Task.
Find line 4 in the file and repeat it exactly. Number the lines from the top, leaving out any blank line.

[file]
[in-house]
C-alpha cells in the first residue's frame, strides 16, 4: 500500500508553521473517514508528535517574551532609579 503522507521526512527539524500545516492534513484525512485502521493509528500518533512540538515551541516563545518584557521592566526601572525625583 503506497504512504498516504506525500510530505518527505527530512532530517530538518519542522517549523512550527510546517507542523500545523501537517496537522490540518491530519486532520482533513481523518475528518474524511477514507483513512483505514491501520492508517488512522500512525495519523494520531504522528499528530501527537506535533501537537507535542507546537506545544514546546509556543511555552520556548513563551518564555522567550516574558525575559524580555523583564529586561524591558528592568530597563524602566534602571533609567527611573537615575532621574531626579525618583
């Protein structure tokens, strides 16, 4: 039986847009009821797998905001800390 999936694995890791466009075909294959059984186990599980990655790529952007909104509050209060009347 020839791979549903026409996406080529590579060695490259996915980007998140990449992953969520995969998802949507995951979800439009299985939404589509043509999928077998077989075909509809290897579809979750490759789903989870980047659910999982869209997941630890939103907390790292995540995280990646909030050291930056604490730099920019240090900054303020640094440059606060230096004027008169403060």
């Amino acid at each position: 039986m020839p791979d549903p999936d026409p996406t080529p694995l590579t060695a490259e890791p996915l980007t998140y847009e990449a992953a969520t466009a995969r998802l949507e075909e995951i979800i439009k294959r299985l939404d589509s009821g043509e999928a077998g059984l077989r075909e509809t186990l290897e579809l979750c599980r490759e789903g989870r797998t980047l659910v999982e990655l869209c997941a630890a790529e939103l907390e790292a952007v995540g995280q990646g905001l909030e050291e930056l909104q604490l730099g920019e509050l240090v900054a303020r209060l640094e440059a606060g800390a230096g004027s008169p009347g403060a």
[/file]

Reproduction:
């Amino acid at each position: 039986m020839p791979d549903p999936d026409p996406t080529p694995l590579t060695a490259e890791p996915l980007t998140y847009e990449a992953a969520t466009a995969r998802l949507e075909e995951i979800i439009k294959r299985l939404d589509s009821g043509e999928a077998g059984l077989r075909e509809t186990l290897e579809l979750c599980r490759e789903g989870r797998t980047l659910v999982e990655l869209c997941a630890a790529e939103l907390e790292a952007v995540g995280q990646g905001l909030e050291e930056l909104q604490l730099g920019e509050l240090v900054a303020r209060l640094e440059a606060g800390a230096g004027s008169p009347g403060a």